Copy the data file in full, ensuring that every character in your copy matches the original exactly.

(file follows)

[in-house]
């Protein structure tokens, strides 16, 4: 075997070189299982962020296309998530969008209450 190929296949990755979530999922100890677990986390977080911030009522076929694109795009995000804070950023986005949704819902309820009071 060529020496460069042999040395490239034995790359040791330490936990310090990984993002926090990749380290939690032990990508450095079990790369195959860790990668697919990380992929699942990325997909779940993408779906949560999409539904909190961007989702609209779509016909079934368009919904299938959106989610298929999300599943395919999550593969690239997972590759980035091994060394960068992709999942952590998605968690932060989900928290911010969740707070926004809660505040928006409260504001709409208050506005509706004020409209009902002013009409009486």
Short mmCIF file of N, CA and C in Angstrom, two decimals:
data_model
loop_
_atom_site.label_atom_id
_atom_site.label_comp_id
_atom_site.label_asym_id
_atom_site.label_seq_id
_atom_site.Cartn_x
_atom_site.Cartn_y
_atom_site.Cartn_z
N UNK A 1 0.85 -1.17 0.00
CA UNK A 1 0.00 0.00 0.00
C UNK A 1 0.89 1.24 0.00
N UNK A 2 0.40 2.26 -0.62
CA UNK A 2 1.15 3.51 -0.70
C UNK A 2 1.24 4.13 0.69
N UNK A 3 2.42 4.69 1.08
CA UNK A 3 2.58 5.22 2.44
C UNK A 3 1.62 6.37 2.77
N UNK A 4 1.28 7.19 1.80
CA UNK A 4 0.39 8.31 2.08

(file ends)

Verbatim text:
[in-house]
């Protein structure tokens, strides 16, 4: 075997070189299982962020296309998530969008209450 190929296949990755979530999922100890677990986390977080911030009522076929694109795009995000804070950023986005949704819902309820009071 060529020496460069042999040395490239034995790359040791330490936990310090990984993002926090990749380290939690032990990508450095079990790369195959860790990668697919990380992929699942990325997909779940993408779906949560999409539904909190961007989702609209779509016909079934368009919904299938959106989610298929999300599943395919999550593969690239997972590759980035091994060394960068992709999942952590998605968690932060989900928290911010969740707070926004809660505040928006409260504001709409208050506005509706004020409209009902002013009409009486």
Short mmCIF file of N, CA and C in Angstrom, two decimals:
data_model
loop_
_atom_site.label_atom_id
_atom_site.label_comp_id
_atom_site.label_asym_id
_atom_site.label_seq_id
_atom_site.Cartn_x
_atom_site.Cartn_y
_atom_site.Cartn_z
N UNK A 1 0.85 -1.17 0.00
CA UNK A 1 0.00 0.00 0.00
C UNK A 1 0.89 1.24 0.00
N UNK A 2 0.40 2.26 -0.62
CA UNK A 2 1.15 3.51 -0.70
C UNK A 2 1.24 4.13 0.69
N UNK A 3 2.42 4.69 1.08
CA UNK A 3 2.58 5.22 2.44
C UNK A 3 1.62 6.37 2.77
N UNK A 4 1.28 7.19 1.80
CA UNK A 4 0.39 8.31 2.08